Much-appreciated praise – were it not surrounded by use of the word “tranny” (which he believes is a measured response to use of “the cis word”). Also, the claim that trans women “are just men who’ve deluded themselves and others into believing they’re women”. And the use of “he” in reference to a well-known trans woman activist. And – yes, he actually did this – nitpicking about the particular kind of surgeries she’s had, and calling this a “con” to have her identity documents updated. Oh, and then he called her a “media whore”.
I mean, holy shit.
Do you think I ever, at any point, would want a person like this to tell me I’m “doing a stellar job”? Does their judgment seem to be of such quality that I should even want to be on their good side?
Nothing I’ve ever done makes me any better than the other trans women he’s insulted and personally attacked in ways that are egregious and invasive even by the usual transphobe standards. And nothing I’ve done makes me better than, say, women on Twitter who just plain don’t feel like educating people from scratch on things like trans stuff and sexism. That’s their prerogative and it’s perfectly valid – it doesn’t make them any worse than me. Not everyone is always, or ever, inclined to get into it with people who are potentially hostile to the very foundations of their equality as human beings. We’re not all equipped to confront that every day, or any day. We shouldn’t have to be, and we shouldn’t be seen as any worse for not wanting to do so.
When what I say is used to fuel some expectation that we should all be unfailingly kind and patient in the face of nonsense, I don’t feel good about that. It’s not something I want my words to be used for at all, and such approval is not something I seek. When they try to separate us into “good ones” and “bad ones” based on how agreeable they find us, it’s often my friends who are considered the “bad ones”. And I know who I’d rather be with.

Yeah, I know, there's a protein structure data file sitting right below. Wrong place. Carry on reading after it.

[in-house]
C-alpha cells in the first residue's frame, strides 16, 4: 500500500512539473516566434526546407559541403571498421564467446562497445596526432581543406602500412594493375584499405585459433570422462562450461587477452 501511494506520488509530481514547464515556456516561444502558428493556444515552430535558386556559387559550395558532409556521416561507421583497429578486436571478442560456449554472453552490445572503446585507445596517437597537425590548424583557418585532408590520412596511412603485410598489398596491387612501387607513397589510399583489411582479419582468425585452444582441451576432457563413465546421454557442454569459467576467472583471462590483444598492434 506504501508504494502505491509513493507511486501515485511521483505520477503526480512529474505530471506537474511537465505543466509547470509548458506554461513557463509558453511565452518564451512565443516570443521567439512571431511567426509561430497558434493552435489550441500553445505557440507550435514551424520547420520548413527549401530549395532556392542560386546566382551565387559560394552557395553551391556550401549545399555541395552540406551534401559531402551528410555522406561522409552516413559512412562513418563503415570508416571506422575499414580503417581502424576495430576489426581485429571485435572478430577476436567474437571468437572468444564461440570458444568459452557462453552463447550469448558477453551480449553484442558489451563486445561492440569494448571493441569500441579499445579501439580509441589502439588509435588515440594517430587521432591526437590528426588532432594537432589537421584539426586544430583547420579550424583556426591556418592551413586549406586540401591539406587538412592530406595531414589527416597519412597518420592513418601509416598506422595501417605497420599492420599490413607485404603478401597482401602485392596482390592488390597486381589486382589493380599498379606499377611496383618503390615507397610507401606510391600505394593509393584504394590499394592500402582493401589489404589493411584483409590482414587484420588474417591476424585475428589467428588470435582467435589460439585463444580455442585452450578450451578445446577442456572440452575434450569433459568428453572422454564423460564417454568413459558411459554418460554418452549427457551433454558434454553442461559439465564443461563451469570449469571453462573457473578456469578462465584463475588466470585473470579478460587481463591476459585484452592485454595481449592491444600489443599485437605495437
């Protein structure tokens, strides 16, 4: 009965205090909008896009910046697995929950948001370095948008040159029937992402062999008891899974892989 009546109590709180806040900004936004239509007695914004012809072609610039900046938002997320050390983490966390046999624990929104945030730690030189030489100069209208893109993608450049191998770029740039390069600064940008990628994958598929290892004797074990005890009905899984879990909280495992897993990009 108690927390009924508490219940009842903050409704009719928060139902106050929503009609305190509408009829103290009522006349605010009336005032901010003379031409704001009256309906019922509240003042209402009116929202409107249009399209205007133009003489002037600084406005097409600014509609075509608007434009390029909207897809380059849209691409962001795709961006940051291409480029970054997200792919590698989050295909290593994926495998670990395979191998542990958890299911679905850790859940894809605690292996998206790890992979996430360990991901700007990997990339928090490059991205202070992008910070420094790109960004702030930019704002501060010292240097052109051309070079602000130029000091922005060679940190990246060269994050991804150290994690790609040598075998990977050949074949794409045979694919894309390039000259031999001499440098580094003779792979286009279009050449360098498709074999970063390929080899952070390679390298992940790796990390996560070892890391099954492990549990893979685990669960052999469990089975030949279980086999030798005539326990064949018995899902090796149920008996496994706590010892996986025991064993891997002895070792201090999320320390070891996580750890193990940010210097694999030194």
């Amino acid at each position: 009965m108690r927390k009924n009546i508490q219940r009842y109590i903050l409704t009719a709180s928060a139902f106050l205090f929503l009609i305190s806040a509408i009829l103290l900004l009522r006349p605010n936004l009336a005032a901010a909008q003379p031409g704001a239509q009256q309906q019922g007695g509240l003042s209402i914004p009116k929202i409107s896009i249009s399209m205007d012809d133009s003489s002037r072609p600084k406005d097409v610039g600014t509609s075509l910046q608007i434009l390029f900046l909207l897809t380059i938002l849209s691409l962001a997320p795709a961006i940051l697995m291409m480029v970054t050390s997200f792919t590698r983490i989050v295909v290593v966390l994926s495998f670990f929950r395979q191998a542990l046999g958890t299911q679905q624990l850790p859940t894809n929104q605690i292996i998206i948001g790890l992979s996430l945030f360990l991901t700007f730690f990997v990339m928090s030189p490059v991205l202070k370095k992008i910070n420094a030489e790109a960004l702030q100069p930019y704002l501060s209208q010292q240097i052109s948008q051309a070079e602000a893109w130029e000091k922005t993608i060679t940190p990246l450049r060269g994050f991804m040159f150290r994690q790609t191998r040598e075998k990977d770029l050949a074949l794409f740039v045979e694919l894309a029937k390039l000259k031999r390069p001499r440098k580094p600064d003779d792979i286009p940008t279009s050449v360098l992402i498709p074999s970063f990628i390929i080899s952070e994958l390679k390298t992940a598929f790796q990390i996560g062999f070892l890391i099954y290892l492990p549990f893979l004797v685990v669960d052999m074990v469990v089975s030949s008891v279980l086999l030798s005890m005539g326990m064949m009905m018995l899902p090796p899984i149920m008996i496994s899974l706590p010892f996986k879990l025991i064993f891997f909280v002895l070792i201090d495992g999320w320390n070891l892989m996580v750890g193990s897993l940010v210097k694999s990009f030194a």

Our inaugural FtBCon transgender panel was fantastic in almost every way. 200 or more people saw it live, thousands more watched the recorded session on YouTube, our panelists had a great time, and many viewers had their questions answered at length. I’d like to express my deepest gratitude to Trinity, Autumn, Ellen and Amy for their participation, my fellow FTBers for putting the con together and making it happen, and all of our viewers for their interest.
Given the smashing success of the first panel, we’ve committed to doing a second in the series early next year. Crucially, our experience with this initial panel has illuminated a number of areas we must work on to make the next one even better. First and foremost:
Again: DIVERSITY. This year’s panel was white. White white white white white. It was also all-female, giving the false impression that “trans people” means “trans women”. Furthermore, all of us were from the US. We might as well have called it White Lady Chat Featuring Five White Ladies. This is exclusively my fault: in assembling this panel on short notice, I drew heavily on my immediate social circle, which does not reflect the vast and extensive diversity the event deserved. As a result, this year’s panel failed to include the voices and unique concerns of trans women of color, trans men and trans masculine people, genderqueer and non-binary people, trans people outside the US, and intersex people. The next panel will not occur unless I can ensure the presence and representation of all of these important voices.
Again, this panel came together at the last minute, and we were left without sufficient time to gather a broader spectrum of panelists or assemble a more detailed agenda of topics to discuss. The event also could have used more extensive promotion and publicity in the weeks prior. By planning the next panel well in advance, we hope to invite some of the leading speakers in the field as well as everyday trans people from around the world, as well as develop a more structured format for the discussion.
Technical difficulties, please stand by
Most of us only familiarized ourselves with the technical aspects of Google Hangouts less than an hour before the event began, which resulted in a brief delay and some confusion. This is another Planning Ahead thing. Next time, we’ll make sure that all participants have their equipment set up properly, and that they have a solid grasp of the format long before the event airs.
I first scheduled the panel to last for one hour, and this turned out to be a mistake. Allotting just one hour to discuss trans people as a subject is like allotting just one hour to discuss the entirety of science, medicine, society, sexuality, and feminism. Obviously, at least two hours are required for that, and we ultimately had to extend the panel by another hour in order to cover trans topics adequately. Our next panel will likely be scheduled to last two hours, giving us the time we need to address the wide variety of subjects involved in trans issues.